The trains came to the street in the 1880s. The Ontario and Quebec railway first appeared on the map in 1884, and by 1890 the North Toronto station was on Marlborough, lying parallel to the tracks and running roughly from #39 to 61. The station was probably put
up in 1883 or 1884 because the City Works Committee on June 3, 1884 approved paving part of the street for $700 “in view of the large amount of traffic which no doubt will be to and from that station.” The main tracks were then at street level (and remained so until about 1914) and the sidings on the north side of the street remained at ground into the 1950s. That worried parents, of course, particularly when Canada Cement operated there into the 1960s, and occasionally in the early days it meant that livestock on the way to market escaped onto the street. Marlborough was also the site from which soldiers left for the Great War – and to which many fewer returned.
Most of the street was unpaved, although in 1888 Council authorized a sidewalk on the Place. Two years later City Council agreed to build a cedar block roadway and wooden curbs on the street, the cost to be paid by property owners. The cedar blocks were about 8" in diameter and 10" thick, set into sand; the sidewalks were 2' x 10' planks; and soon there were even arc lamps.
The houses themselves were lit by gas and heated with coal furnaces, although some of the cottages used coal stoves. And at some point the CPR began to buy up houses along the street, proving to be a benevolent landlord. “I would say they were better than any other landlords,” one long-time resident recalled, “for the simple reason that they’d carry you for pretty well a year before they’d evict you.” In the Depression that was important for other streets were not treated so gently. One additional blessing was that coal could be picked up along the tracks. “You didn’t have to buy coal. In the summer time all the kids used to run over with their buckets and fill up for winter. And the men were very good. They didn’t have to drop any on purpose, but you’d see them throw the odd shovel.”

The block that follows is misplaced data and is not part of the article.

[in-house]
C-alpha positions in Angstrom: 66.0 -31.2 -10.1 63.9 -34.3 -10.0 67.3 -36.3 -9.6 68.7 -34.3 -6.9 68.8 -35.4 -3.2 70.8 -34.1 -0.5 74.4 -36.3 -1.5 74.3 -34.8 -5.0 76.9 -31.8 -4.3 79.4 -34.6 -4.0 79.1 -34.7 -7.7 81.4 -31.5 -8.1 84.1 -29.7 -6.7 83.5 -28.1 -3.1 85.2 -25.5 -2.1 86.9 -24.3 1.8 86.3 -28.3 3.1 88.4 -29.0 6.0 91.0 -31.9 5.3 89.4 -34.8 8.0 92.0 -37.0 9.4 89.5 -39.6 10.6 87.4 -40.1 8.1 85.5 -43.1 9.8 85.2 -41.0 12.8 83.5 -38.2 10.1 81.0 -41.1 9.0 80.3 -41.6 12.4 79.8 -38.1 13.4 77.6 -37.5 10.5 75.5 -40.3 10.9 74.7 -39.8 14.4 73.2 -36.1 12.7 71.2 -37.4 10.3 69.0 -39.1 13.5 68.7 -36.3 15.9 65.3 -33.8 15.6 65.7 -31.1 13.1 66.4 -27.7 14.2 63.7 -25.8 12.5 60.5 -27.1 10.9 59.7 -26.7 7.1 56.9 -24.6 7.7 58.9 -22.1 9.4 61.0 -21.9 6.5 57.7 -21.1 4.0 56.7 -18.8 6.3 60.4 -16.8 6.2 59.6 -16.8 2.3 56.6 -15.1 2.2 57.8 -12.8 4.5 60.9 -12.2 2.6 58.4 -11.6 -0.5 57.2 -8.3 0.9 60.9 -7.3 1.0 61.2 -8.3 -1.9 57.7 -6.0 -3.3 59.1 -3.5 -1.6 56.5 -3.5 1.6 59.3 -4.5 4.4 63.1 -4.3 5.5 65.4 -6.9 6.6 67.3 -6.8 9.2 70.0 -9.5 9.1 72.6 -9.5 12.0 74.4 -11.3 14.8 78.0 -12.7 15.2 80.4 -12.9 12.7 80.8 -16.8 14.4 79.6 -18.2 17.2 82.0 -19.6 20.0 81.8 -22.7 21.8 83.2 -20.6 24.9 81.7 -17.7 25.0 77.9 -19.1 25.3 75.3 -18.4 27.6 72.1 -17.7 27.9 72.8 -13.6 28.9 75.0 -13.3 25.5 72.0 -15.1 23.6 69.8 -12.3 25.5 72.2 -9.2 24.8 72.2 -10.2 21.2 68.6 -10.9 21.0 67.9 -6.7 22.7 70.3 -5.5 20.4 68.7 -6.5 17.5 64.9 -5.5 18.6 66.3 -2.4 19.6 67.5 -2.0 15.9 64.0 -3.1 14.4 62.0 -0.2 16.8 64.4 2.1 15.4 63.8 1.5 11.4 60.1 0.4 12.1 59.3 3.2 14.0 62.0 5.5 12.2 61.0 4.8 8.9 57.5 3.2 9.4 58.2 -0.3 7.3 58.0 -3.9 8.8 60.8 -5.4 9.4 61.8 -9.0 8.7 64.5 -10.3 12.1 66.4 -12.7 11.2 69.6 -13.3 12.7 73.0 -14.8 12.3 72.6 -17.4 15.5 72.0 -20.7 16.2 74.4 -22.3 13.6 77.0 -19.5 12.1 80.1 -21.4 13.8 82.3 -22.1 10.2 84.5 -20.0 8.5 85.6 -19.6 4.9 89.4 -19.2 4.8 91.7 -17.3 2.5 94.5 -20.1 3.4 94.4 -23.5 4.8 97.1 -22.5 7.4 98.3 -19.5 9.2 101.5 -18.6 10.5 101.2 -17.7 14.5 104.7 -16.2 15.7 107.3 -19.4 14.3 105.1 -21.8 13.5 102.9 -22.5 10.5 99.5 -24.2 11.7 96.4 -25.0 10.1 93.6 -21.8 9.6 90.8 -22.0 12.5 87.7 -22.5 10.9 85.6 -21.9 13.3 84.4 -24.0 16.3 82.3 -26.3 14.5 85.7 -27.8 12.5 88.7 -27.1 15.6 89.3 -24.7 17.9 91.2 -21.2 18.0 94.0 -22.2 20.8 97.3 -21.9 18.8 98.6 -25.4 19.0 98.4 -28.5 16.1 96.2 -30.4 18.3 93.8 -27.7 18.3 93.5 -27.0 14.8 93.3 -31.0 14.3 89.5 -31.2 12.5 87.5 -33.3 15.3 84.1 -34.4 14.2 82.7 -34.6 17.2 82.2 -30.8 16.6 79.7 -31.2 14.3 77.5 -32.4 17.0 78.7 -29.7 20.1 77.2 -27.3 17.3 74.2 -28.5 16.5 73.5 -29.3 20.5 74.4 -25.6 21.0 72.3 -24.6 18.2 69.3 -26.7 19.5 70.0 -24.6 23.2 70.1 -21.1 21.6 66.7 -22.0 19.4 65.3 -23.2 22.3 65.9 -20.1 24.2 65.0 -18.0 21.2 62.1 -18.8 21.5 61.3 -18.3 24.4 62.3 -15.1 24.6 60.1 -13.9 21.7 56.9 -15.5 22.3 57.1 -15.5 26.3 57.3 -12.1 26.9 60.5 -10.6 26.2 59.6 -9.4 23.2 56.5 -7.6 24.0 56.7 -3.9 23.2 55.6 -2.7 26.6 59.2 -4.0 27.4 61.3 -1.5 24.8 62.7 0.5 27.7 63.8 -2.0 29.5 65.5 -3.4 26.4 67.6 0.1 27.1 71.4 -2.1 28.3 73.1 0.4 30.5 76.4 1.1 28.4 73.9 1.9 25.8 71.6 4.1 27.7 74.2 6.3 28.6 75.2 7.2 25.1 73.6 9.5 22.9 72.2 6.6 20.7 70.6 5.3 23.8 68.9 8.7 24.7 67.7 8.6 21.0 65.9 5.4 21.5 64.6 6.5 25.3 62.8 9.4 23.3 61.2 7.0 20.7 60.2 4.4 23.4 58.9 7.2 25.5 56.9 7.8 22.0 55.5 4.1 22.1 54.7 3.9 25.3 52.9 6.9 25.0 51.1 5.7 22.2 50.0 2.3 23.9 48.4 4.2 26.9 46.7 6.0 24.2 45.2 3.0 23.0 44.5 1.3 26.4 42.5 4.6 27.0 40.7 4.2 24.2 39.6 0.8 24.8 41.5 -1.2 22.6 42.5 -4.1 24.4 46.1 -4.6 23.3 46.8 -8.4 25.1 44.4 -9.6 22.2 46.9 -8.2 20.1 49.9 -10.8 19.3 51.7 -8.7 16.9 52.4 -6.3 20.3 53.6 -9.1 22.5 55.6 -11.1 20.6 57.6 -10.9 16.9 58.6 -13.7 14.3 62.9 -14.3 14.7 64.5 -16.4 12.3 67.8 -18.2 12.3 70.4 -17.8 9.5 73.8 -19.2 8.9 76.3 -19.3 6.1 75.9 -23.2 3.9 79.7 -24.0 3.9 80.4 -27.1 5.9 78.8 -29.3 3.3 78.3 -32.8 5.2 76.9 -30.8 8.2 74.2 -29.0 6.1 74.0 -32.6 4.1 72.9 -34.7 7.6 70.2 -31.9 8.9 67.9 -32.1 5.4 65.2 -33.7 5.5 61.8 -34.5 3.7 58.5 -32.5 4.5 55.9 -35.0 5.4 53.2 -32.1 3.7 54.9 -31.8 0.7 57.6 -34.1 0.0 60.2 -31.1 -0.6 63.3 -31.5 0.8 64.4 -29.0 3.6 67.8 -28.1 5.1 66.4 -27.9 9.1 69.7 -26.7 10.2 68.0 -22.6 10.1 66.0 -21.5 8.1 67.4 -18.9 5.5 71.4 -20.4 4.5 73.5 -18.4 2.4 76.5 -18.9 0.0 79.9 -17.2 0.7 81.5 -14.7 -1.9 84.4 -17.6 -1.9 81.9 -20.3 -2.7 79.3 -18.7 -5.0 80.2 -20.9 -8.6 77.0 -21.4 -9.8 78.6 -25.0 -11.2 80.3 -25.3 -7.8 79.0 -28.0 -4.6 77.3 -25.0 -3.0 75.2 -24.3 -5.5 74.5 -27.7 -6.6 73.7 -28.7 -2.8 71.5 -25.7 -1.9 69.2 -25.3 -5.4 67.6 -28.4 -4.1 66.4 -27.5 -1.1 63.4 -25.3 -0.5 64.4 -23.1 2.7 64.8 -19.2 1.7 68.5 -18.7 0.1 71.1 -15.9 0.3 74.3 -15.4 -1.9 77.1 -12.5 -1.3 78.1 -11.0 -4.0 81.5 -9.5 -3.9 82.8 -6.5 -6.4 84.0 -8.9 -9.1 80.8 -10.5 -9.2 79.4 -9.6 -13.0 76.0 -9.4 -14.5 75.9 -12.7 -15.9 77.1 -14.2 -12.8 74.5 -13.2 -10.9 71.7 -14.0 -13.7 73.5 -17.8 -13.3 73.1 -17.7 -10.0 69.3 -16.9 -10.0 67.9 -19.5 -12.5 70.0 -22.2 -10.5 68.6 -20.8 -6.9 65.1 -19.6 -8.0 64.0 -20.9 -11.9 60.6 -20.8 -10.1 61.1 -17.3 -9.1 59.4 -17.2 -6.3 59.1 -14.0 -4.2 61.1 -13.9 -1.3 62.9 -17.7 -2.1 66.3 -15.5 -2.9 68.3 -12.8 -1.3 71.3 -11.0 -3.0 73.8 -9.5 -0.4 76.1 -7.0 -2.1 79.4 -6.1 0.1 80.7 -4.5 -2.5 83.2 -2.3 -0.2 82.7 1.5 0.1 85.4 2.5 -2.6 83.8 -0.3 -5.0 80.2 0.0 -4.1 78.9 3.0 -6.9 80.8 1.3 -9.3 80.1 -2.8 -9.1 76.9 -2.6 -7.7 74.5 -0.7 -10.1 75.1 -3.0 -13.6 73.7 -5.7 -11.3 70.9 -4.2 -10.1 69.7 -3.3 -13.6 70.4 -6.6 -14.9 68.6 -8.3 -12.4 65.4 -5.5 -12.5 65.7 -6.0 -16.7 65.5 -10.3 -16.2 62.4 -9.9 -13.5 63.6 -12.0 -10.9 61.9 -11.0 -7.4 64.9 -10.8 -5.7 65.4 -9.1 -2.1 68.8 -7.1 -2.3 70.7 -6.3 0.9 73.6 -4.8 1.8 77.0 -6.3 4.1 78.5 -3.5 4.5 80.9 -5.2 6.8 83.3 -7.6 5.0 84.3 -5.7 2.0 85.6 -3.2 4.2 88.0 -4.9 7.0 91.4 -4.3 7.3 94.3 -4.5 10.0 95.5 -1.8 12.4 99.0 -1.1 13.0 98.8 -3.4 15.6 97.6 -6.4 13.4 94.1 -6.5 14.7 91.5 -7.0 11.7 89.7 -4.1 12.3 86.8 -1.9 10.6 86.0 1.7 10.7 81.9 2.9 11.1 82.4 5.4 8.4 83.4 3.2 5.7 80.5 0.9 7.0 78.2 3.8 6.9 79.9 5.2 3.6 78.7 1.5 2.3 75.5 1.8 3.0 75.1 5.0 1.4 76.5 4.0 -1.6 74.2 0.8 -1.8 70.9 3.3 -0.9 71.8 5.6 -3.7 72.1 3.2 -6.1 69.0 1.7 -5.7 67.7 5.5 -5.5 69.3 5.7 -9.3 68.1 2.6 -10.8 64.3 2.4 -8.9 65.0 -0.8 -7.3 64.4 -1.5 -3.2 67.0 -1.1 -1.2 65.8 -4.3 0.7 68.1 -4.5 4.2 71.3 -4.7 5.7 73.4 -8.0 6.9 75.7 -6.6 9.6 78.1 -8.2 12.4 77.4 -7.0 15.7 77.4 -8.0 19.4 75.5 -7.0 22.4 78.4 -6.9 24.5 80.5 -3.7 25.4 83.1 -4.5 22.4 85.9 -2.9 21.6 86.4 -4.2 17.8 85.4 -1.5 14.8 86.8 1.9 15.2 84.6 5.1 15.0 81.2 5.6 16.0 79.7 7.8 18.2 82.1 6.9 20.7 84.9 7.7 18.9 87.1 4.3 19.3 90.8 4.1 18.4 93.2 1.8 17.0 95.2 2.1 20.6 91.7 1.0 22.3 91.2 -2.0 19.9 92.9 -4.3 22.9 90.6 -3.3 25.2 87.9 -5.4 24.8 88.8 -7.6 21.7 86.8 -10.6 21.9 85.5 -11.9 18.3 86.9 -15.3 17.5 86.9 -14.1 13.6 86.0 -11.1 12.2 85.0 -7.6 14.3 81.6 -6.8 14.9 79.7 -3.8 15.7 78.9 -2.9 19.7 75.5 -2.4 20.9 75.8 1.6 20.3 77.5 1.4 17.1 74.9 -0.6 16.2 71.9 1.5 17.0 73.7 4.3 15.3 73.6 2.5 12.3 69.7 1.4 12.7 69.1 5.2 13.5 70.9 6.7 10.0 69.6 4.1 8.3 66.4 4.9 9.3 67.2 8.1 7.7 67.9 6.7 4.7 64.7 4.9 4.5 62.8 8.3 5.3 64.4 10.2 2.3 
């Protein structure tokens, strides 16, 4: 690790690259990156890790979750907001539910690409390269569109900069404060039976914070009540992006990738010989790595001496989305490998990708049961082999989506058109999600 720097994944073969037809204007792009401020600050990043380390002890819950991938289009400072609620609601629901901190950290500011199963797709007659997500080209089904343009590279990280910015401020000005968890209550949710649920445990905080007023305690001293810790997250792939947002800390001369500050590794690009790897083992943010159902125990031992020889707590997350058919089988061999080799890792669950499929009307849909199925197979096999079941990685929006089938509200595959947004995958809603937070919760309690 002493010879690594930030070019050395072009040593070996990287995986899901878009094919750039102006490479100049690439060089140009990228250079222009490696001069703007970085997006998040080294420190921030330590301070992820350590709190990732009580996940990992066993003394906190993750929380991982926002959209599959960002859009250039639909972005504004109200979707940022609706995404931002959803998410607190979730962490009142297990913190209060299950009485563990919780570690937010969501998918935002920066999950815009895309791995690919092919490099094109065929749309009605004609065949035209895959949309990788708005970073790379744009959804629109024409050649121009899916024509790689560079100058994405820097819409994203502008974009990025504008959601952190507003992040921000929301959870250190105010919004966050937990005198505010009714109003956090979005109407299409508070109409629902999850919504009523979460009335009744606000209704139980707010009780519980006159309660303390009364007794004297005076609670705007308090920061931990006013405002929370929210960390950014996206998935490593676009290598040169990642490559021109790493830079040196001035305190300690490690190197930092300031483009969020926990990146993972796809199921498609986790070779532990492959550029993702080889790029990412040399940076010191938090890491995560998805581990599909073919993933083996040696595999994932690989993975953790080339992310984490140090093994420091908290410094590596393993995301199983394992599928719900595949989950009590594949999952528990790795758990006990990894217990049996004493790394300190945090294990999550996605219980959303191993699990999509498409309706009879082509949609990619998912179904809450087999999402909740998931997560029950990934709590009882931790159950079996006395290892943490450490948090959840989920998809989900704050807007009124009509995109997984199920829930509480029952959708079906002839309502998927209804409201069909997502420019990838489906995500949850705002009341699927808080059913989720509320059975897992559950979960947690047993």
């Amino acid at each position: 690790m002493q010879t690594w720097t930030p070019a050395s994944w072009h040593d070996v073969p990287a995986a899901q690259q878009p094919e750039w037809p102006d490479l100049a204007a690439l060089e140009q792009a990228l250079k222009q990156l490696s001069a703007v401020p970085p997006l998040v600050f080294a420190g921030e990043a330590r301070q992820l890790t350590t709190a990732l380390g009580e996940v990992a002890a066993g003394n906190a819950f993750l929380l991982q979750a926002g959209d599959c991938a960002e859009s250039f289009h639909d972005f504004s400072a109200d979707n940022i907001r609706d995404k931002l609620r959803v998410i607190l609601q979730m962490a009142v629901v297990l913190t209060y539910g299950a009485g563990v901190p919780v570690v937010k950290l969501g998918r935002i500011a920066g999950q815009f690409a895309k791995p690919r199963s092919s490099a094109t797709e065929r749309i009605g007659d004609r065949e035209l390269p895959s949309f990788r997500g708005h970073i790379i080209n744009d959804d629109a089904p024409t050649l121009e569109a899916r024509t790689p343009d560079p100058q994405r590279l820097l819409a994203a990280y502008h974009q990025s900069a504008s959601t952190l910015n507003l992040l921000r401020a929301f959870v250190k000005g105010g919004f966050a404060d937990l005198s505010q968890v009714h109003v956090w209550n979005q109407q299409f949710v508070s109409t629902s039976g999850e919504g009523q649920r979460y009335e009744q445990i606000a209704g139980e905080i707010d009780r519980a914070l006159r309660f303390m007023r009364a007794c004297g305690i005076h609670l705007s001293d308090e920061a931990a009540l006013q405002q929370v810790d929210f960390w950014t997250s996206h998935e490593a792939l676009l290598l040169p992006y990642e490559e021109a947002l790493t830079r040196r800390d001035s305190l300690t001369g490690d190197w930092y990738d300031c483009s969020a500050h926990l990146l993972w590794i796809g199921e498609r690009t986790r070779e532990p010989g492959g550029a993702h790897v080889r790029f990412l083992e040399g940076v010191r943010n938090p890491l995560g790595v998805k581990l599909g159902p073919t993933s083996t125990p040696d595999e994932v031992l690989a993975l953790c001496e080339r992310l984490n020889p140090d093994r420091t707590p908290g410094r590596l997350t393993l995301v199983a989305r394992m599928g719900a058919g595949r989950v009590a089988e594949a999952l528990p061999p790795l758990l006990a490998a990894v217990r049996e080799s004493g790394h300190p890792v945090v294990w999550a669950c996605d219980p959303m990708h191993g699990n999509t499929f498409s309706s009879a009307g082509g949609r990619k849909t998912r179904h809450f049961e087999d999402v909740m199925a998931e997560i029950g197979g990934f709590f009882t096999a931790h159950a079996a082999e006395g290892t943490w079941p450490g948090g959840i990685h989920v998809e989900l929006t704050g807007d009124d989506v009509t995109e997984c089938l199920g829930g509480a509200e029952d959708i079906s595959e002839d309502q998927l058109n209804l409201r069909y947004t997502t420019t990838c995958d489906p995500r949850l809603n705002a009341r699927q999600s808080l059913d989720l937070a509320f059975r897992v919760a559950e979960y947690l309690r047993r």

By the 1950s the:street was known as “rabbit alley”, a reference to the extraordinarily high procreation rate. Children went, then as now, to Cottingham School, but in those days the old school, dating back to 1878, was still in use.
Whitepainters began to arrive in the mid-1960s. House prices were already a far cry from the $1000 that #17 was valued at in 1880, but as late as 1968 the most expensive sale was for $29,500. Soon the innards of houses were being ripped out, the wiring and plumbing replaced, the kitchens switched from rear to front, and the cellars dug out. The insulbrick began to disappear, decks were added and porches ripped away. The street was changing again and many of the old residents, some of whom had been on the street since the Great War, began to move away.
The York Racquet Club arrived in 1970, replacing Canada Cement’s eyesore with another one. Marathon Realty, the CPR’s land subsidiary, began to develop its plans for Summerhill Square – and for turning this street into a traffic artery, and the residents had to organize or die. But organize they did and today Marlborough with its 80-odd houses is a compact little community, a relatively placid island in the midst of a great city.
P.G.M. / J.L.G.
(Based on material in the City of Toronto Archives, City Directories, Council Minutes, maps, and on interviews done by Penny Macpherson. Material on the 1970s is held in the Marlborough Avenue collection at York University. All this material is open to interested researchers.)